Personal Voices: Goodbye, Mister Rogers
We spend a lot of time being cynical these days, and that cynicism stretches even into some of the most innocent of subjects. Take TV shows targeted at kids -- so many of them are nothing more than lengthy advertisements for toys. Or they're pure entertainment with no redeeming value. Or they're hideously awful -- yes, we mean you, Barney.
The image of a TV kids-show host has also been portrayed in a cynical bent, and with good reason. Wouldn't you think that talking to kids every day, as a career, could wear on a person? "The Simpsons'" Krusty the Clown is an archetype, so much so that when the long-running host of "Blue's Clues" quit, he said he didn't want to end up burned out and bitter like good old Krusty.
It's all funny and has the ring of truth to it. If you put yourself in those shoes, wouldn't it drive you crazy after a while?
But none of that was true of Fred Rogers, who died this week at the age of 74. He saw children's programming as a calling. He was sincere. He loved talking to children, communicating with them, soothing their pain and helping them understand something about the wonders of the world around them.
I admit to being a cynical person at times. I have used Mister Rogers for comedy fodder -- most recently when I used him as the subject of a TeeVee April Fool's piece. When I was in college, people would occasionally ask me in one of those long, philosophical dorm room discussions, what philosopher or figure had the biggest impact on my life. And when I answered "Mister Rogers," it always got a laugh, which was the response I was trying for.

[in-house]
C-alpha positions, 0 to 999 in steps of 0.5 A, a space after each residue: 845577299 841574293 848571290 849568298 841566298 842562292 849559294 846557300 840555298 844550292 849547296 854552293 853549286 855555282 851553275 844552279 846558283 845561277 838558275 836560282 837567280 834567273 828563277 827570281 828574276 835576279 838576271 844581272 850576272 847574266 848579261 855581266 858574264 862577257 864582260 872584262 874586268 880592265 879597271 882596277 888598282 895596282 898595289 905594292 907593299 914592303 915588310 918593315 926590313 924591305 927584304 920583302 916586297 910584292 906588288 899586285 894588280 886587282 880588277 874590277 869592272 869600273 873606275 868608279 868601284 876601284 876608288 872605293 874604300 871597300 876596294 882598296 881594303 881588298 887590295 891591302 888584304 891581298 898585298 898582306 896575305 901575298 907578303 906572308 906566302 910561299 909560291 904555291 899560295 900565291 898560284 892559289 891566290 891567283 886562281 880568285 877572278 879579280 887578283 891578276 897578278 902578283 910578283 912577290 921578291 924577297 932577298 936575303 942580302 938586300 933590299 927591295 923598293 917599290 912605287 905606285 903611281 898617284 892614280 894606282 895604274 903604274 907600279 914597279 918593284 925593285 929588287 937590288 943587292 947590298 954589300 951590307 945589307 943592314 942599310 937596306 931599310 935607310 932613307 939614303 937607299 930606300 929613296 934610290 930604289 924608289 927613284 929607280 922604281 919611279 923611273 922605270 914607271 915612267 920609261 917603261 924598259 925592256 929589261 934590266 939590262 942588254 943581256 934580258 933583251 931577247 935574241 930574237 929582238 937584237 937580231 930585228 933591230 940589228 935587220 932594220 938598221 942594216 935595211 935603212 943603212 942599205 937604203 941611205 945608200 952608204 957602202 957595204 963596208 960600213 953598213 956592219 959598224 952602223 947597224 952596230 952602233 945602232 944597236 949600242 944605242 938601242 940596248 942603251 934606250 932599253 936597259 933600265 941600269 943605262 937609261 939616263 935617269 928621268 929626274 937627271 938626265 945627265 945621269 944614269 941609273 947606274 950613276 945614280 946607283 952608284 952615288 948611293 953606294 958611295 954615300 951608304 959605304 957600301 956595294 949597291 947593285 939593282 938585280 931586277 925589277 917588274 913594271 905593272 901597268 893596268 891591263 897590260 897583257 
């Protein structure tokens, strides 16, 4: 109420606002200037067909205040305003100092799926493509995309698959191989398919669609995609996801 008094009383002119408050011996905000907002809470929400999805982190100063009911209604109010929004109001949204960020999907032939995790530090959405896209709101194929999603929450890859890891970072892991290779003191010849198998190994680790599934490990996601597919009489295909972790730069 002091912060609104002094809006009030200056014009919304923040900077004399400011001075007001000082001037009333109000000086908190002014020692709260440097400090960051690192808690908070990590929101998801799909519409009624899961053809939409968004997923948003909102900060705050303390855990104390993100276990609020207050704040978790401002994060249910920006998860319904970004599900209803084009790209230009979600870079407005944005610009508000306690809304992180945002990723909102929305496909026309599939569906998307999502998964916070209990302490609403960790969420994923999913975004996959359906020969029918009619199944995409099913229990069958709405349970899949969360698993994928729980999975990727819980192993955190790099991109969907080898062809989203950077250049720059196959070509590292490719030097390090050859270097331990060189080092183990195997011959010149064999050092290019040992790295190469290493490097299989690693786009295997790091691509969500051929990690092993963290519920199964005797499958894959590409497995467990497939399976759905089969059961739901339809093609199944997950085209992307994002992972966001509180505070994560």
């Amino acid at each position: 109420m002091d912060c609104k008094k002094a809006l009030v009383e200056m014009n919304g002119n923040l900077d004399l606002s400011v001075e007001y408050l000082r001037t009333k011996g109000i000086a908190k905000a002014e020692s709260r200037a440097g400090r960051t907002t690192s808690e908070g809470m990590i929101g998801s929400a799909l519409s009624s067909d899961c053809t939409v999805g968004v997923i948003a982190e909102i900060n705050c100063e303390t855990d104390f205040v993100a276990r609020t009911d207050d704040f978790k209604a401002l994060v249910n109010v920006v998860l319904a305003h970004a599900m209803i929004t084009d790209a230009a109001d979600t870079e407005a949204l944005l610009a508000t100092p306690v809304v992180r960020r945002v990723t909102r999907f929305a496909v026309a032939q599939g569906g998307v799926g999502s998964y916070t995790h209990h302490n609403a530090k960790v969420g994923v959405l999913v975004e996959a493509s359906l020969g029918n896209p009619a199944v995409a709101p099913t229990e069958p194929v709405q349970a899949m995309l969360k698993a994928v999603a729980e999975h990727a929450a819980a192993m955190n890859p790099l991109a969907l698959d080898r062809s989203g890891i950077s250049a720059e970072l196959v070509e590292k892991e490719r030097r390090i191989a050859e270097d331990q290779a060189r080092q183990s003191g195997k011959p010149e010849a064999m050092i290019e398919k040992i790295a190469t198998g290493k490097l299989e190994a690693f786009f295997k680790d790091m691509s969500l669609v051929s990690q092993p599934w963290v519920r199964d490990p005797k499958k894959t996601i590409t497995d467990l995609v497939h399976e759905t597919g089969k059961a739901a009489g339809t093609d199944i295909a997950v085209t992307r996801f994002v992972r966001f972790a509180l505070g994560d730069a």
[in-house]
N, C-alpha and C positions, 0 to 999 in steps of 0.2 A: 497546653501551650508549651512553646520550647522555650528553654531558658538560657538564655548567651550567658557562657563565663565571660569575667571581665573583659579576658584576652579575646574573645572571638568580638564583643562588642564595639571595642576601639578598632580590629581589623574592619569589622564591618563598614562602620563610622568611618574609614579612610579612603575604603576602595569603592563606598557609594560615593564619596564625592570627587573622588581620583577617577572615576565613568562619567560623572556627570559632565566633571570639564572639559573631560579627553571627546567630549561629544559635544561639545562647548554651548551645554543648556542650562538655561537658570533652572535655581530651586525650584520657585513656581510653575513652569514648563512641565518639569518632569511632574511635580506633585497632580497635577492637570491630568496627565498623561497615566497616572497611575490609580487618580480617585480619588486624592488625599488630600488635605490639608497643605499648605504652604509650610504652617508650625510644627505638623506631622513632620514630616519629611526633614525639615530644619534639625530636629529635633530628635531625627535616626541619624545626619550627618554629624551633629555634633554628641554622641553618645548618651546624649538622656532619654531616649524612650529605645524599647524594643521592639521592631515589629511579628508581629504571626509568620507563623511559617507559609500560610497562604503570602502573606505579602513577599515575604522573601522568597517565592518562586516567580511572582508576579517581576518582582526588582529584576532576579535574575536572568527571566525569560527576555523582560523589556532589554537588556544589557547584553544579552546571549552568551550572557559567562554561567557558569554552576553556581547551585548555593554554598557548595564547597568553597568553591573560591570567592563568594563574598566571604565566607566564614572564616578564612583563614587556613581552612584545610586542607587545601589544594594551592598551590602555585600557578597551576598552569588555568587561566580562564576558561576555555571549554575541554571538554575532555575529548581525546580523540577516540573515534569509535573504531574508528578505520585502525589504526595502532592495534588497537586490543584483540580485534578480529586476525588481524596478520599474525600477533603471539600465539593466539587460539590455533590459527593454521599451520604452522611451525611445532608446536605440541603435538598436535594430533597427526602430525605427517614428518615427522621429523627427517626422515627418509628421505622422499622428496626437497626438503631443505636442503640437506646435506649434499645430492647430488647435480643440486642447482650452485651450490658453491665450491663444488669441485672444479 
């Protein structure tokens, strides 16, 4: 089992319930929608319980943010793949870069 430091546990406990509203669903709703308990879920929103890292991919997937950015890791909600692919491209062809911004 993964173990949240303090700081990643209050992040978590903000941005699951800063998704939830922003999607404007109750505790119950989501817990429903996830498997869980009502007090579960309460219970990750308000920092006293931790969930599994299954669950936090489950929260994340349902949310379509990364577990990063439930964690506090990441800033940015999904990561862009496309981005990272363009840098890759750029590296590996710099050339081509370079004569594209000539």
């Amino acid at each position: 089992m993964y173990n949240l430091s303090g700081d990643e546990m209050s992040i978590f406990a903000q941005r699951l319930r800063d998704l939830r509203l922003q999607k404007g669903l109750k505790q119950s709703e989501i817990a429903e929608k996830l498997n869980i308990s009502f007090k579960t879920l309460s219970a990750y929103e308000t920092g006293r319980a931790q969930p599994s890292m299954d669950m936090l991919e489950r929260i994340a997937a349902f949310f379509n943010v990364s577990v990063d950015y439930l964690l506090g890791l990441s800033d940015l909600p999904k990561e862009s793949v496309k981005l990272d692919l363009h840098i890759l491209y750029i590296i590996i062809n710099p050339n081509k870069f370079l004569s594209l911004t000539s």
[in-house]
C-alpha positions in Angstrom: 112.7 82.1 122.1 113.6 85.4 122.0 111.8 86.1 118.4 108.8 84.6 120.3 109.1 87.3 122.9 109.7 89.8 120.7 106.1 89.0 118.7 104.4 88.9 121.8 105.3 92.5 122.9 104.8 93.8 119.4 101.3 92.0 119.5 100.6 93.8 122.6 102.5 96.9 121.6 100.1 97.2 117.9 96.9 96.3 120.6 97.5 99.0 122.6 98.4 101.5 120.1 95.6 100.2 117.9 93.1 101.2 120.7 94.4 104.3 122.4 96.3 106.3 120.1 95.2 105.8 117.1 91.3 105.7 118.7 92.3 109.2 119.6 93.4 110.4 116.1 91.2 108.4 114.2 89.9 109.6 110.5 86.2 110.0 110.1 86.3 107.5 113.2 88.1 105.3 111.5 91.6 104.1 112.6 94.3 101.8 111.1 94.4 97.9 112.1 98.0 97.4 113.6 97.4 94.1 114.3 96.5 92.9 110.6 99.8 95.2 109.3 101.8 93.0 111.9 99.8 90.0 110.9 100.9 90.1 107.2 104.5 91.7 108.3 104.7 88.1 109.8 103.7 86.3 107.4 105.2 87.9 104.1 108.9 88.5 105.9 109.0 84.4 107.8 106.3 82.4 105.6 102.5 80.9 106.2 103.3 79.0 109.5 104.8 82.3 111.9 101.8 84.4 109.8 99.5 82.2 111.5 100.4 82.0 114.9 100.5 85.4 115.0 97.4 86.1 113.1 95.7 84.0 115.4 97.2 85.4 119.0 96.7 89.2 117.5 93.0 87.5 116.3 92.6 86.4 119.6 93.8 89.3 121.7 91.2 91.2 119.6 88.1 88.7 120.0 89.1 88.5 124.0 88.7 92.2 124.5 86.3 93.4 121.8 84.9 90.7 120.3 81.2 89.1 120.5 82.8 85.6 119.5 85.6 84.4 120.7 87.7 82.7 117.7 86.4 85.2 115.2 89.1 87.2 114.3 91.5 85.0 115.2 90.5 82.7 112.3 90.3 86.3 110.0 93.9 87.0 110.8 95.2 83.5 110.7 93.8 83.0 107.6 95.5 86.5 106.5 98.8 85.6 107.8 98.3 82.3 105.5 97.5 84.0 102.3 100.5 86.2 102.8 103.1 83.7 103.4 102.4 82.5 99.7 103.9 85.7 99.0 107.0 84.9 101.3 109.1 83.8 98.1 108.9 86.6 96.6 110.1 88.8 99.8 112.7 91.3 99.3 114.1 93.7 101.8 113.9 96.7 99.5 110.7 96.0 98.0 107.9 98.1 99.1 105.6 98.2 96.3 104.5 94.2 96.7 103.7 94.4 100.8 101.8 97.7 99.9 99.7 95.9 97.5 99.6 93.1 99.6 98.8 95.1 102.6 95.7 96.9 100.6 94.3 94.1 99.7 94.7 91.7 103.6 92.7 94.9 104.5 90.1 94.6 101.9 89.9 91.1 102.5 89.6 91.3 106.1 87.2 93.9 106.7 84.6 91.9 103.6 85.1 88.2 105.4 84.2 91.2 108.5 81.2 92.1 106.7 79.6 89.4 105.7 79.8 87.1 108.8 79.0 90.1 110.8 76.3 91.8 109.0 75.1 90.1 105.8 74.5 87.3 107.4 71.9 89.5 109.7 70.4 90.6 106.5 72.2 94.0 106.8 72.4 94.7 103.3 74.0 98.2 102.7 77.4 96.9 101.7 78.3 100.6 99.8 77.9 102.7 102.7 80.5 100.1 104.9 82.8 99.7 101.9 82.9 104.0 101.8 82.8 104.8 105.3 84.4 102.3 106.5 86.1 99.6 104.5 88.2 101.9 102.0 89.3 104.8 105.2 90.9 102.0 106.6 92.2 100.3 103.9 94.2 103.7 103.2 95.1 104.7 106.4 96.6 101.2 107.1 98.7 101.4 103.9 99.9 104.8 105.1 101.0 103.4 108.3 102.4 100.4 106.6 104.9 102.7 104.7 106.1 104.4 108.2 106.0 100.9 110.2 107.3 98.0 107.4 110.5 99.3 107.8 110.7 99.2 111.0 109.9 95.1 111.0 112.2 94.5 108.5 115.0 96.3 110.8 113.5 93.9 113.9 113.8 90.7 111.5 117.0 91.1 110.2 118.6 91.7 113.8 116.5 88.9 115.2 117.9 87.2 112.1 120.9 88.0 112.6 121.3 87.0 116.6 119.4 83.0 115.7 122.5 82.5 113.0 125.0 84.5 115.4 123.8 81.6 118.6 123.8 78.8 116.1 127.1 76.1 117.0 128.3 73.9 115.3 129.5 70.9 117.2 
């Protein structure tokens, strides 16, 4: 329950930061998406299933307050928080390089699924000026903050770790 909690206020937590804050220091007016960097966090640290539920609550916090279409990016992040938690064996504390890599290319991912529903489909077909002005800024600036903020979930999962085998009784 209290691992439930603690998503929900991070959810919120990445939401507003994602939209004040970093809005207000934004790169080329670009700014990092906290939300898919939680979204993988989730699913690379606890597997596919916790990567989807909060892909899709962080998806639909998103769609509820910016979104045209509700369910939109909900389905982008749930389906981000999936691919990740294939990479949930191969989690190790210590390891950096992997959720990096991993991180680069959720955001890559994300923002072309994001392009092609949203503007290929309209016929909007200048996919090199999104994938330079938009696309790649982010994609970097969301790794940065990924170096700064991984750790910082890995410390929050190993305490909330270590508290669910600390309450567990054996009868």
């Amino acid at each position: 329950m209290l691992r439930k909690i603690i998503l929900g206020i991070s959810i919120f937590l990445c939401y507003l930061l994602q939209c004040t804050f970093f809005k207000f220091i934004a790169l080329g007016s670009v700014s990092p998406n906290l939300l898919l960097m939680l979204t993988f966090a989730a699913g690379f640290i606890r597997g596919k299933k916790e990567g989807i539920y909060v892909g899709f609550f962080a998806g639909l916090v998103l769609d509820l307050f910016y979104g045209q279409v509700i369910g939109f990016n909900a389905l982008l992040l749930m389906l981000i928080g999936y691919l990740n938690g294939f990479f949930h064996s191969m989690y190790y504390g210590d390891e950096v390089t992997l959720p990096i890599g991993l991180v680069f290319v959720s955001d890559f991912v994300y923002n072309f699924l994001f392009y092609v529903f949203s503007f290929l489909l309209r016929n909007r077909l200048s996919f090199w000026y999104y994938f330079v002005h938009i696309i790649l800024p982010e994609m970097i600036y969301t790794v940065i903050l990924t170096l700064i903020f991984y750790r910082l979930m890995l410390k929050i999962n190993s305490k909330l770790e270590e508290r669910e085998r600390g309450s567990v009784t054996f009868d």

The thing is, I wasn't kidding. As ludicrous as it might have sounded, the reality is that Mister Rogers represented something special to me. I didn't really have much influence from my grandparents, who either died when I was fairly young or lived far away so I rarely got to see them. Mister Rogers was a sort of grandparent.
Yes, Mister Rogers had a silly show with puppets and a fish tank and a wacky mail delivery man (Mr. McFeely, named after Rogers' middle name). But his show's slow pace was comforting. From his sweater to his sneakers, Mister Rogers was a comfortable presence.
The most important thing was Fred Rogers' message, the one that rose up above any others on "Mister Rogers' Neighborhood": I like you the way you are. There's no other person in the world like you. You are unique, and valuable. Mister Rogers was a believer in his viewers. He told us all about the importance of liking yourself, of accepting yourself for who you were.
Now, I'm not saying that millions of teenagers, caught in the depths of self-doubt and surrounded by horrendous peer pressure, managed to stay true to themselves because they heard Fred Rogers' voice in their heads and followed his teachings. What I am saying is that I believe Mister Rogers planted the important seed of self-confidence and the importance of liking yourself for who you are in generations of young kids.
I know he did it in me, and that I'm a dramatically better person for it.
Is there any better legacy for any person, let alone a television personality, than to have had that kind of effect on people?
I don't think so.
Goodbye, Mister Rogers. And thank you, from the bottom of my heart.
Jason Snell is the editor of a national technology magazine, the founder and editor of the online fiction magazine InterText, and the editor of TeeVee.